#page#What about secondhand smoke, butcher of innocents, enricher of laundries? E-cigarettes give off little or no odor, and, although the research is still at an early stage, the health risks of secondhand vaping likely rest somewhere between zero and infinitesimal.
Considering all this (Dr. Britton has been quoted as saying that if everyone switched over to e-cigarettes it could save “millions” of lives), the medical world ought to be cheering the swift rise of a hugely safer alternative to demon tobacco. E-cigarettes are, so to speak, catching fire. In the U.S., sales are expected to hit $1 billion in 2013, twice the total of a year ago. That’s still only about 1 percent of the total spent on tobacco products, but it says something that Altria Group Inc. (parent company of Philip Morris USA), Reynolds American Inc., and Lorillard Inc. (which paid $135 million for blu eCigs in 2012) have all entered this market. Non-U.S. e-cigarette sales have been expanding rapidly too, reaching an estimated $2 billion in 2012.
But e-cigarettes have given tobacco’s fiercer foes, well, the vapors. Brazil, Norway, and Singapore have banned them. Others have imposed strict controls, including the prohibition of vaping in public places. Some British railway companies have exiled vapers from their carriages on the carefully considered grounds that they make other passengers “uneasy.” Such stupidities are not confined to abroad. A growing number of America’s politicians, bureaucrats, and other nuisances are on the offensive against e-cigarettes, including — if recent reports are true — New York’s nanny-in-chief, Michael Bloomberg. And he won’t be the last.
There are some legitimate concerns. There is a wide range of e-flavors, some of which, cherry crush, say, or chocolate (I’m not sure — on many grounds — about maple bacon), might appeal to a younger set, but such worries are best addressed by prohibiting sales to minors. Other objections — that e-cigarettes might act as a gateway to the real thing (in reality, they are more likely to represent an exit from it) or that they might re-glamorize smoking — are feeble stuff. This suggests that the real agenda is driven by the precautionary principle run amok, or, ominously, by something darker still.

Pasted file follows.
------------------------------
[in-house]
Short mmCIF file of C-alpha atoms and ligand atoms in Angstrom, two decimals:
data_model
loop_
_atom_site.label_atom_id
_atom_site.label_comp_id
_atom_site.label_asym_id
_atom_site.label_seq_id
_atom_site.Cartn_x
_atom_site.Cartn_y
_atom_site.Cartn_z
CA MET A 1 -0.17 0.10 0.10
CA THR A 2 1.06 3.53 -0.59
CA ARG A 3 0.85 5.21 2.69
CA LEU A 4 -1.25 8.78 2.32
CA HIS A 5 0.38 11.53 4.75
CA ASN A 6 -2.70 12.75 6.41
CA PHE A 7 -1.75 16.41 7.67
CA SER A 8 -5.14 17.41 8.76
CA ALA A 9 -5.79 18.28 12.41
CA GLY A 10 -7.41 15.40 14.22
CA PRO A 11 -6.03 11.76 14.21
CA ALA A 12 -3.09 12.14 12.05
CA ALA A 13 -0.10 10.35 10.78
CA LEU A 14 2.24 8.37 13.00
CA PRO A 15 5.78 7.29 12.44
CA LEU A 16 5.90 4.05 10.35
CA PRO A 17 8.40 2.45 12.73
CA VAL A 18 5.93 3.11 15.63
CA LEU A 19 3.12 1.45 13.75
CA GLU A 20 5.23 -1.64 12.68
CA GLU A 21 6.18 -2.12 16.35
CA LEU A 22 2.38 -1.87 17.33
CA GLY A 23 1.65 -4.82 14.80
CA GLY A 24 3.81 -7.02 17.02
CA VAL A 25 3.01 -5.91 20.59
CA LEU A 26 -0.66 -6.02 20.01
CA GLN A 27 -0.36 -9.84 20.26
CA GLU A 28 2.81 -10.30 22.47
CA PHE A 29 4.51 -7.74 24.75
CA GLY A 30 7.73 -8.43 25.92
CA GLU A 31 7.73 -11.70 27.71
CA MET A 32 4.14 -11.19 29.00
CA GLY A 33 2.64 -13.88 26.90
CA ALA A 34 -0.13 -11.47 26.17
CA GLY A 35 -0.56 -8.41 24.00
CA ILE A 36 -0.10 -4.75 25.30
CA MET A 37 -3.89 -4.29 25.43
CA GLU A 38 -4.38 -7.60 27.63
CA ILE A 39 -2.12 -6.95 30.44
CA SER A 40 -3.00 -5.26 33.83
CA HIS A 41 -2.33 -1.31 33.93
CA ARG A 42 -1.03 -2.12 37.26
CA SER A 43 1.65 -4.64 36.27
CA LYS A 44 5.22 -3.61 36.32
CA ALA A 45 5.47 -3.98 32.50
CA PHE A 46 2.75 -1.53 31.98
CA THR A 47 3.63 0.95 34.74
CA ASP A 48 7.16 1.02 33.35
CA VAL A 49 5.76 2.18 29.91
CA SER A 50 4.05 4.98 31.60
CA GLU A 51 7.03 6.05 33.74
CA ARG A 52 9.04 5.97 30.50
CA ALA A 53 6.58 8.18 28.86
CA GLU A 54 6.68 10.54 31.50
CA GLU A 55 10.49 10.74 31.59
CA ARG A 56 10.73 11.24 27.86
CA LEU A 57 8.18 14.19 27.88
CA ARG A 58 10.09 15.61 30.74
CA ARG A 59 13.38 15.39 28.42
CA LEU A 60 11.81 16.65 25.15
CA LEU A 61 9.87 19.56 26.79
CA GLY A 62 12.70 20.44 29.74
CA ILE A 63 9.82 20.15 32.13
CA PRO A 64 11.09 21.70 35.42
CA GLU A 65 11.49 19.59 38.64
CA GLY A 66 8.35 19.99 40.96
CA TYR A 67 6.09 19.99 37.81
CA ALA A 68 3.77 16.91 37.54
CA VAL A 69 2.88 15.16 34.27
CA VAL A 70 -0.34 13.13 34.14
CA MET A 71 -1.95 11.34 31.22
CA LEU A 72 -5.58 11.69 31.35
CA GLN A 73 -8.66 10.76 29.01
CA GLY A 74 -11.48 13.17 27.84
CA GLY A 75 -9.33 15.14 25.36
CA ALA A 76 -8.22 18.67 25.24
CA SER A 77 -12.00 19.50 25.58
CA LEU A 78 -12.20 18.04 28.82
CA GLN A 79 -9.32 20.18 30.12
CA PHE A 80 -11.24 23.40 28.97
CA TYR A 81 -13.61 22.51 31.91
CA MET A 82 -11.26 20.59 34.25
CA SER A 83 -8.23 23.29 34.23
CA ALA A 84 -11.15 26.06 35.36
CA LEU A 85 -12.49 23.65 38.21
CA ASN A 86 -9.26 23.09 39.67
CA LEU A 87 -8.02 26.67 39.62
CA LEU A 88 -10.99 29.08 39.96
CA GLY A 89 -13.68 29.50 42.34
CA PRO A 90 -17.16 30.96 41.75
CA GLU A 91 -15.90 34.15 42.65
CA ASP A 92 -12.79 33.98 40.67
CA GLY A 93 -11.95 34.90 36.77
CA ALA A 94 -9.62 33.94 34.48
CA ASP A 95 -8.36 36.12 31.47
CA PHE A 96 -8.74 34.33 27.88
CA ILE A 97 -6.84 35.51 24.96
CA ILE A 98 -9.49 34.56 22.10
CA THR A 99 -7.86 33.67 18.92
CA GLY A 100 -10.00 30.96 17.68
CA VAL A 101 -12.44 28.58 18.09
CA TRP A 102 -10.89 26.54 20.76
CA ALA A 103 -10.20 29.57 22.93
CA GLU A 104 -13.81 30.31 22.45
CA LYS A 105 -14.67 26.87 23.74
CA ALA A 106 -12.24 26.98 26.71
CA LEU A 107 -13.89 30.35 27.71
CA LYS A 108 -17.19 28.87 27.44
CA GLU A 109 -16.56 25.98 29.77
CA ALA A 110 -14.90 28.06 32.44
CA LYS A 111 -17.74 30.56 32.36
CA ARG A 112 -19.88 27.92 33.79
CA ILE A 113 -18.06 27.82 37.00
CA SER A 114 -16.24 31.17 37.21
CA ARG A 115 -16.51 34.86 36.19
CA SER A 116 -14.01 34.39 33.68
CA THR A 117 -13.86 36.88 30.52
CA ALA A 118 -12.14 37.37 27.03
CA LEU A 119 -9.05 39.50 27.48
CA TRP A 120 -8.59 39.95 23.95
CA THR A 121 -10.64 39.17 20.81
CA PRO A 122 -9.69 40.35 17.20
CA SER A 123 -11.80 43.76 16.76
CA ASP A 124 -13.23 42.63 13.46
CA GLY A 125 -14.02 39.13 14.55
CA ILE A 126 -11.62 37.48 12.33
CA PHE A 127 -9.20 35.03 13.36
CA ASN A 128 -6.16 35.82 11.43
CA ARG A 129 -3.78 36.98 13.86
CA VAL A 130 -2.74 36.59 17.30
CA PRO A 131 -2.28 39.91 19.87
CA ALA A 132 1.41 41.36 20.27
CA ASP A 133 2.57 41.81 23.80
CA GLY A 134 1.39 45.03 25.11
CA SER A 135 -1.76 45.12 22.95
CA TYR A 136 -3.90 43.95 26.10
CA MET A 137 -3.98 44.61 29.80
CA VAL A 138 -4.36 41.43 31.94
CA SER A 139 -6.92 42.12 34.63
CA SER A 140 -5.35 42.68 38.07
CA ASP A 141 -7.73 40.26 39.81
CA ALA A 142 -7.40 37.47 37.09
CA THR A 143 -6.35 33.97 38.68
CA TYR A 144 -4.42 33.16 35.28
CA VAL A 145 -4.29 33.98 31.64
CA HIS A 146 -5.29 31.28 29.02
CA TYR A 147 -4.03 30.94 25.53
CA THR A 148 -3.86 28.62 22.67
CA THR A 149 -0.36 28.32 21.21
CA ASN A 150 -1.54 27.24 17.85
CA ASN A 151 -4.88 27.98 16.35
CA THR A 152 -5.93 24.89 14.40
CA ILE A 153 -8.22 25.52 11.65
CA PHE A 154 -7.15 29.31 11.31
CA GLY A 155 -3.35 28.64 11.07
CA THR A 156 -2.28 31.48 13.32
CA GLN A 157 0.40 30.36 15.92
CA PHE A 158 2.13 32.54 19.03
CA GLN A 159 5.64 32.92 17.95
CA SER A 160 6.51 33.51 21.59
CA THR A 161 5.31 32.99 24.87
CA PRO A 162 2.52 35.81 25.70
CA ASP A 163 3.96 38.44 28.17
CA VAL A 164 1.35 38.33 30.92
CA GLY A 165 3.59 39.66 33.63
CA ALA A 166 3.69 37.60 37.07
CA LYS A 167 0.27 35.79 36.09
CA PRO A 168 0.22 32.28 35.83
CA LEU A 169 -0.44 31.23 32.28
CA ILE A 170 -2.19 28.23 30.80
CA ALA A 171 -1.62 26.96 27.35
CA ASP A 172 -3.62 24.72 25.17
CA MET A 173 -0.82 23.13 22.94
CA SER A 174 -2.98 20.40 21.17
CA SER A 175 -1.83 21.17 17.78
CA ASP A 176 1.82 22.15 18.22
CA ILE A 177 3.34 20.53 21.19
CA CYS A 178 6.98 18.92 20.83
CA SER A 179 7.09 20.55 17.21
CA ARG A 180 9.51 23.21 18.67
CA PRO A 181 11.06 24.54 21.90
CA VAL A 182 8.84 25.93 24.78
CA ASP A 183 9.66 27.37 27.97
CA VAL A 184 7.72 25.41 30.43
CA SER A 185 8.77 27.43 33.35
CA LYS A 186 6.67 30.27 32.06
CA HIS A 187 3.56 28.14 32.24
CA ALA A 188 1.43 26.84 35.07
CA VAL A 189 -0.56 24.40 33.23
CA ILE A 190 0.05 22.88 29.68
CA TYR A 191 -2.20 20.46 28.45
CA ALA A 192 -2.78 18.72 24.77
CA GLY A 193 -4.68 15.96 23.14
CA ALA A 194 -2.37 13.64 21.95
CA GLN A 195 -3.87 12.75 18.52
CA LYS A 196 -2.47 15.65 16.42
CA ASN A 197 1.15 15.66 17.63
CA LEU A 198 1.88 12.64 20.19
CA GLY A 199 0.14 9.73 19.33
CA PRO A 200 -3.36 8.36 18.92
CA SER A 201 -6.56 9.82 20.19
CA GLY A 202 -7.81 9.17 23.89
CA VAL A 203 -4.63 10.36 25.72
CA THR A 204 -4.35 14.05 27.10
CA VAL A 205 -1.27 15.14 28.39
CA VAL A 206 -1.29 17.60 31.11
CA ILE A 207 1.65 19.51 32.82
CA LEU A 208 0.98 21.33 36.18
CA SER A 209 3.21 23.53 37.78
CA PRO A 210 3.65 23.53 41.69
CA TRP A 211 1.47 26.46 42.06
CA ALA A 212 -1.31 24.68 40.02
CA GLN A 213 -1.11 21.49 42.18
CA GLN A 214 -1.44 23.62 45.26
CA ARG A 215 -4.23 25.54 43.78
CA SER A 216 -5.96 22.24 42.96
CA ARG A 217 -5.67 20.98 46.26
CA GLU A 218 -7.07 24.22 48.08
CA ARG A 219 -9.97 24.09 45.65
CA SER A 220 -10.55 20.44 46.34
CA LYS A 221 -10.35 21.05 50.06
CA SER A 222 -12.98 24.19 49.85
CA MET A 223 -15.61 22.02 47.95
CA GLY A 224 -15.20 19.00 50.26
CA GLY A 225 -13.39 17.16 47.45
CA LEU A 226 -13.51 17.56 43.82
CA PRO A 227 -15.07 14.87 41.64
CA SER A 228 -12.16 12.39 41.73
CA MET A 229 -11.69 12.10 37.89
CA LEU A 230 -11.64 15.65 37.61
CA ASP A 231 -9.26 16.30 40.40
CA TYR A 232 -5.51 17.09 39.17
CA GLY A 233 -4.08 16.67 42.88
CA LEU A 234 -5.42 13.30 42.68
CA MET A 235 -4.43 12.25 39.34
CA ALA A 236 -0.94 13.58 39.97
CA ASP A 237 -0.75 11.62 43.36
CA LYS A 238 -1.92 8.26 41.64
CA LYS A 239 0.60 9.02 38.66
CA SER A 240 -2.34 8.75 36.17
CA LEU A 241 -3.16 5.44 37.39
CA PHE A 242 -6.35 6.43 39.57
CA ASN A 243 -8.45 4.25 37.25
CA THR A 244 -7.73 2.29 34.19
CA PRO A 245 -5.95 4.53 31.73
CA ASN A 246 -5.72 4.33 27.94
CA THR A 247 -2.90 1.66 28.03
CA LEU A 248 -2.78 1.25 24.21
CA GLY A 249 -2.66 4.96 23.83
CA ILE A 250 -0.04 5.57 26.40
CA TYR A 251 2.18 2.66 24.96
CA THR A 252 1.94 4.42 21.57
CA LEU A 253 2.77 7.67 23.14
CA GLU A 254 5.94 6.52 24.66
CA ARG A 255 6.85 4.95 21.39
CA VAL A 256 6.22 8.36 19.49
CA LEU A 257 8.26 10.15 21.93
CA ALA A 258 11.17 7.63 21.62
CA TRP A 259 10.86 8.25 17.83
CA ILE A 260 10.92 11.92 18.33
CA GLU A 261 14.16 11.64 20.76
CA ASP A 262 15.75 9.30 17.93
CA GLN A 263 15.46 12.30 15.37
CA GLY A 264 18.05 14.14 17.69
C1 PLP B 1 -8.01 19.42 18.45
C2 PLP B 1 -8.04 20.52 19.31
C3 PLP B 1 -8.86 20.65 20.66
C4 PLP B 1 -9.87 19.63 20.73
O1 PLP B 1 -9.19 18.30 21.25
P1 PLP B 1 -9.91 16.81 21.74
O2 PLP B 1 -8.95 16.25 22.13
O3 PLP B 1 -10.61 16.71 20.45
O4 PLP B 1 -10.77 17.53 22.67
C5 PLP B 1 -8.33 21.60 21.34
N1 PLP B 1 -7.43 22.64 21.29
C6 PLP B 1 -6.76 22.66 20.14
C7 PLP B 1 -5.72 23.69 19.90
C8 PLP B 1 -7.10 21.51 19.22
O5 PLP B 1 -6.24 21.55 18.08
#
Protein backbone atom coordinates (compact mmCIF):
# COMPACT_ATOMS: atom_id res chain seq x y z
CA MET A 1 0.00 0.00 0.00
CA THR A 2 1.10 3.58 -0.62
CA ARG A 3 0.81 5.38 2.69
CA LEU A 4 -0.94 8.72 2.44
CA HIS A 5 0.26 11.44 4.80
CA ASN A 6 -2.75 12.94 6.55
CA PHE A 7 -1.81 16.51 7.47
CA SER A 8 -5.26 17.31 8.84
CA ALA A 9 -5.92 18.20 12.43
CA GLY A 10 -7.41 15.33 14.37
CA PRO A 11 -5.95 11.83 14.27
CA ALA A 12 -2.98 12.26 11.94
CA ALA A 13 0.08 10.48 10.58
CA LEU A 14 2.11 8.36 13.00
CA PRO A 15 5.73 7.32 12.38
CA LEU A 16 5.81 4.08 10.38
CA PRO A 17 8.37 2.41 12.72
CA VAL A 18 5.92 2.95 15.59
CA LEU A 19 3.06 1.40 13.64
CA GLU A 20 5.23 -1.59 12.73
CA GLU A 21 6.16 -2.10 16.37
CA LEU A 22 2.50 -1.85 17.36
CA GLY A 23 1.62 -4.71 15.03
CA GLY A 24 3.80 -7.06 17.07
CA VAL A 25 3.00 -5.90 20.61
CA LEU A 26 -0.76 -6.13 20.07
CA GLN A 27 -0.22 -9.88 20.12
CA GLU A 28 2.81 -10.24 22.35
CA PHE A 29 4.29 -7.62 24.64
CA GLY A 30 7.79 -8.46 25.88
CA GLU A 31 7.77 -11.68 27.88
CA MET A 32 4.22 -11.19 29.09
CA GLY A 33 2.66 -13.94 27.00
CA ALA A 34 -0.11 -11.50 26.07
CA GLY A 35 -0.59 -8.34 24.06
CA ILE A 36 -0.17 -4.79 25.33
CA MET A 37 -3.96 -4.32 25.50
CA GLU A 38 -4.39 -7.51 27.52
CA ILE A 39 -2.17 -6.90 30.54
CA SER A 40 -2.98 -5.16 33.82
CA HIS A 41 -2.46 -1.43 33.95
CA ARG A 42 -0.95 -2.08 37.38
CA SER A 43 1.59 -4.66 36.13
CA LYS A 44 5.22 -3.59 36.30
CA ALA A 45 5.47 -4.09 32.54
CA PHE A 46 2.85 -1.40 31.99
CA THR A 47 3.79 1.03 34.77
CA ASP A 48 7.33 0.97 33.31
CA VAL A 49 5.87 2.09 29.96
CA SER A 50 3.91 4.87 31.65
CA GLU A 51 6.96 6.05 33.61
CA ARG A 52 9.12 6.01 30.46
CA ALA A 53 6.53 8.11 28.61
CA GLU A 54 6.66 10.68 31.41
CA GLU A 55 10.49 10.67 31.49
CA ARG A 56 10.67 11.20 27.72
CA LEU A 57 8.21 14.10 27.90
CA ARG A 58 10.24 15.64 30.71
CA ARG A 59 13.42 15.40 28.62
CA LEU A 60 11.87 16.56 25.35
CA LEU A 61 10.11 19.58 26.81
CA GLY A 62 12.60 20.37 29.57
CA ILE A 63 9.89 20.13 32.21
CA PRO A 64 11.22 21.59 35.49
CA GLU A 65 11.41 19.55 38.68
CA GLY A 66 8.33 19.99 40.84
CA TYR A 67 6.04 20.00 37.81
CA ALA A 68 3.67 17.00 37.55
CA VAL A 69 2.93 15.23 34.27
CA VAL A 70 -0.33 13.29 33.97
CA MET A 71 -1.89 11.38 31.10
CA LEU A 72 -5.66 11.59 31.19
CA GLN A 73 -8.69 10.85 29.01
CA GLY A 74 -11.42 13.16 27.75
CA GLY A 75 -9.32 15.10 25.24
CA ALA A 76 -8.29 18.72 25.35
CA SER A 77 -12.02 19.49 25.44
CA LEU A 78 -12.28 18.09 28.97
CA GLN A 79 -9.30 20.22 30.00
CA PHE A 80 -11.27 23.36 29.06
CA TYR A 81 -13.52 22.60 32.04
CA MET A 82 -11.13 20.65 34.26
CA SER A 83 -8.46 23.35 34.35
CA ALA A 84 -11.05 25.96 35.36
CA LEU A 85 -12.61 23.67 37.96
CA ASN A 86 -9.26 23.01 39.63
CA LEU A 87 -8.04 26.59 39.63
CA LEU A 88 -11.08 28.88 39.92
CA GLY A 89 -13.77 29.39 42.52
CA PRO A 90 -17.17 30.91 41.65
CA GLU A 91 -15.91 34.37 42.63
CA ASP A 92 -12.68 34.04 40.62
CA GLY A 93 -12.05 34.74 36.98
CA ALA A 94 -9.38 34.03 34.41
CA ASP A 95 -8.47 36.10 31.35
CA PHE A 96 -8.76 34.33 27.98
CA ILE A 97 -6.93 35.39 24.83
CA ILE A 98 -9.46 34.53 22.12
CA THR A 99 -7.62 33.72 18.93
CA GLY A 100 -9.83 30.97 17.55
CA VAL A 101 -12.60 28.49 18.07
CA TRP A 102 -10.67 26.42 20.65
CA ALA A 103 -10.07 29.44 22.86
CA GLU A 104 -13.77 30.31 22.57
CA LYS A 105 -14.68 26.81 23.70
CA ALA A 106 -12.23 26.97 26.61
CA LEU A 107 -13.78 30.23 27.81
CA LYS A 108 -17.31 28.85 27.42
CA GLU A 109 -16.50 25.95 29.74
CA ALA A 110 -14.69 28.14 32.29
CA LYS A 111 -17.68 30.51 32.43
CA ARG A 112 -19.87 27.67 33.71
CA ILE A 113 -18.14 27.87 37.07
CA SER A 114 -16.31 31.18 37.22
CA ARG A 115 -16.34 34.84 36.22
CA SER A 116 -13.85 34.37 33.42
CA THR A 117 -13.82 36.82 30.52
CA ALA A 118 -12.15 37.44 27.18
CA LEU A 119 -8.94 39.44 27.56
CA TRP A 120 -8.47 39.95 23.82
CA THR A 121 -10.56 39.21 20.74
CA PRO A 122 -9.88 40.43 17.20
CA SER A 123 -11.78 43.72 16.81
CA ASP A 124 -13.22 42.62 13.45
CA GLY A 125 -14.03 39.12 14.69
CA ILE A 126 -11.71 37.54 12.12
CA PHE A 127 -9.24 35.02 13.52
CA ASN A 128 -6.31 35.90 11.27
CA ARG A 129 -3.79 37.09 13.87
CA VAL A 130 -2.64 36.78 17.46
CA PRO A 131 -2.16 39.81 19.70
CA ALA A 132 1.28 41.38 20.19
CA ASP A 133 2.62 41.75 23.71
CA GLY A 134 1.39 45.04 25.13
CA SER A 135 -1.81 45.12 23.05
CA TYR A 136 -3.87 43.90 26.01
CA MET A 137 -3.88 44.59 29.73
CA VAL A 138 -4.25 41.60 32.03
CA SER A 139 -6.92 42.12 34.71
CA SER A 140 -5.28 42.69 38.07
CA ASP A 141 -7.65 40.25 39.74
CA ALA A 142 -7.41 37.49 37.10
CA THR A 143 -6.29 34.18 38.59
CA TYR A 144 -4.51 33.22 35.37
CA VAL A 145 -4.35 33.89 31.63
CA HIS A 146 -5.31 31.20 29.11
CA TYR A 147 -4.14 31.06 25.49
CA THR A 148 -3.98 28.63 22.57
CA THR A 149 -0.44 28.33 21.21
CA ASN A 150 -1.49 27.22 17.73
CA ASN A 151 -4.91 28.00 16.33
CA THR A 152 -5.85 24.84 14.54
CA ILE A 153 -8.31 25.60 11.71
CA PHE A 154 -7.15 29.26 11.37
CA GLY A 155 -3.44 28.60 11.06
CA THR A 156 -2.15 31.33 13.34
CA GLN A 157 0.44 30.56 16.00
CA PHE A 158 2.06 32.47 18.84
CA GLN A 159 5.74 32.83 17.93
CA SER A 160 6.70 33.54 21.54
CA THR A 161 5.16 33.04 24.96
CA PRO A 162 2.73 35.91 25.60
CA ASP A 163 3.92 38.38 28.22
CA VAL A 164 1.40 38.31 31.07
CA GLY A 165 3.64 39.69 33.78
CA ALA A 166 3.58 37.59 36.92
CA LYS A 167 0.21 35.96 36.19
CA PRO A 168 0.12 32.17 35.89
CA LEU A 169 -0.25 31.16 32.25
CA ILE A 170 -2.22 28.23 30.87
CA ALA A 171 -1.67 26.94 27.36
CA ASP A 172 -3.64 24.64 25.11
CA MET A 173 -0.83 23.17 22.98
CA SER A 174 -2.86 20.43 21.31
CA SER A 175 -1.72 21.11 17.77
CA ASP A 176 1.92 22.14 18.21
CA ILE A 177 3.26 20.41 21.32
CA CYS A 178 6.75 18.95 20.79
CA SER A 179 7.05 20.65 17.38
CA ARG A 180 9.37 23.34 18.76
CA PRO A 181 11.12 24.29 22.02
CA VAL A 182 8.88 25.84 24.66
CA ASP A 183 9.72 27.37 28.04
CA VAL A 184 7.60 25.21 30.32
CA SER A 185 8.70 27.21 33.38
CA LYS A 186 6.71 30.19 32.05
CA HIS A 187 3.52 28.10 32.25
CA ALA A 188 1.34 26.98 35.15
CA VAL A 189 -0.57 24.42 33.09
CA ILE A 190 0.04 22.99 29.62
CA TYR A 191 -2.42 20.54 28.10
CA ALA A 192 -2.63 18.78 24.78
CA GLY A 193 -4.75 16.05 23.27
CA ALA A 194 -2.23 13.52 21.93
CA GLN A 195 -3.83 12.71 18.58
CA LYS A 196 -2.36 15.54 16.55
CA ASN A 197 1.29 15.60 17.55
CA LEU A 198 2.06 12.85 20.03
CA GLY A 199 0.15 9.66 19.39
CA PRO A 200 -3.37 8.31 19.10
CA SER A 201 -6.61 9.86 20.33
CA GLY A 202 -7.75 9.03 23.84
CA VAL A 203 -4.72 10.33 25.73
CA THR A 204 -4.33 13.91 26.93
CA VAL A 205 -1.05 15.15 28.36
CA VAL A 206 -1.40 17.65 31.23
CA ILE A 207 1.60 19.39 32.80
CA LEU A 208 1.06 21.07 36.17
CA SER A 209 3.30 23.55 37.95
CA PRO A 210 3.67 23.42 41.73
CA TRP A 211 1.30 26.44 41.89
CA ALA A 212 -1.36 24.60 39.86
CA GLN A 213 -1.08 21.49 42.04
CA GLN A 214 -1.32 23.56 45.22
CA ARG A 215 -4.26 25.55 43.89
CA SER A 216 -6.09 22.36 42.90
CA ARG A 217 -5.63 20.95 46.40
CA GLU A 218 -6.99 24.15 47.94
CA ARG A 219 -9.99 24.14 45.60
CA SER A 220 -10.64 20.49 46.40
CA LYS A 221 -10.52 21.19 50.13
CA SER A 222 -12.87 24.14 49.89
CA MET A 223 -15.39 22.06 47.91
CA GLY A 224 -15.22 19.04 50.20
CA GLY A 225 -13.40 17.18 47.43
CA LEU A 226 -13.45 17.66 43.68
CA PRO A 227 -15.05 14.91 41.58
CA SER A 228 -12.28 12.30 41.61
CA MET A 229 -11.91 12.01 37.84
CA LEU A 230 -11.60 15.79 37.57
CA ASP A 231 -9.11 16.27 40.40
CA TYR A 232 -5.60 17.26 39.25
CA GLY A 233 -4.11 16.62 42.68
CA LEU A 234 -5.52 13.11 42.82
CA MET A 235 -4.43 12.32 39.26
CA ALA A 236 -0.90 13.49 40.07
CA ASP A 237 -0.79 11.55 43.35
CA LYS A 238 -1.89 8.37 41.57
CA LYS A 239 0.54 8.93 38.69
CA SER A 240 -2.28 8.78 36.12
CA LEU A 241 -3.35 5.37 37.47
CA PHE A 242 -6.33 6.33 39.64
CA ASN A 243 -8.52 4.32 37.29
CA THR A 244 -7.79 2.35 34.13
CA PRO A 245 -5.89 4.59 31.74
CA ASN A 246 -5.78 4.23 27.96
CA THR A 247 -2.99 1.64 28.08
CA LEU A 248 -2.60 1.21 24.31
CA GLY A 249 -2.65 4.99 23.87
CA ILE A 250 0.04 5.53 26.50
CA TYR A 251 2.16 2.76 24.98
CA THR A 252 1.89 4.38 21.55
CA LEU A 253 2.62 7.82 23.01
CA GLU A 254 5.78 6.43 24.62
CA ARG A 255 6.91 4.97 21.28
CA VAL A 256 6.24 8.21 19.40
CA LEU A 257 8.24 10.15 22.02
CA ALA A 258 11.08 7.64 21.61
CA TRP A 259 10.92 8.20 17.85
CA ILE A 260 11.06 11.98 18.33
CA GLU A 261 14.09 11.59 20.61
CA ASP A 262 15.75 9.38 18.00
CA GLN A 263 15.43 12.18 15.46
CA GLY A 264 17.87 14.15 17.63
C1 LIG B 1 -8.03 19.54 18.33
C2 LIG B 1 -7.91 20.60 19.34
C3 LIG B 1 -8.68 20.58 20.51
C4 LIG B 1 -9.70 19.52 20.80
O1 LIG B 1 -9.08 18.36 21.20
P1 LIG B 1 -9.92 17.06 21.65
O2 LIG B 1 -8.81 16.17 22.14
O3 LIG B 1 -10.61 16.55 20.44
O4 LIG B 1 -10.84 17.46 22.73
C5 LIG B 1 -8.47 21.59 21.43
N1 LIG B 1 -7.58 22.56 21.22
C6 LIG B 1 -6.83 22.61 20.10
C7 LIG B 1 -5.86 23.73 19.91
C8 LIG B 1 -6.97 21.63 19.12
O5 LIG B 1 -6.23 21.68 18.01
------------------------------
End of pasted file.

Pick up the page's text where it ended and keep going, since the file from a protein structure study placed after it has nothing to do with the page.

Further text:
Cynics might point to the loss of valuable tax revenues as the motive, but there’s much more to it than that. The campaign against tobacco began with the best of intentions, but it has long since degenerated into an instrument for its activists both to order others around and to display their own virtue. And with that comes an insistence on a rejection of tobacco so absolute, so pure, that it has become detached from any logic other than the logic of control, the classic hallmark of a cult. So mighty is the supposed power of this anathematized leaf that anything — even when tobacco-free — that looks like a cigarette or provides any approximation of its pleasures is suspect.
It’s too much, of course, to expect any respect these days for the principle that adults should be left to decide such things for themselves, but the chance that the e-cigarette could save an impressive number of lives should count for something. Europe’s sad snus saga suggests that that might not necessarily be so. For generations Swedes have taken a form of oral tobacco, a snuff known as “snus,” cured in a way that sharply reduces its TSNA content. Snus is available in the U.S., land of dip and chaw, but, within the EU, where no such tradition exists, it can be sold only in Sweden. Taking snus is not without risk, but it’s far less harmful than smoking. Its popularity in Sweden, especially with the guys, goes a long way to explaining why that country has Europe’s lowest incidence of lung cancer among men. It has been estimated that introducing snus elsewhere in the EU could save some 90,000 lives a year, but the EU’s capnophobic leadership has rejected the idea. Anti-tobacco jihadists are quite content, you see, to accept that the perfect can be the enemy of the good.
As America’s vapers might be about to find out.
– Mr. Stuttaford is a contributing editor of National Review Online.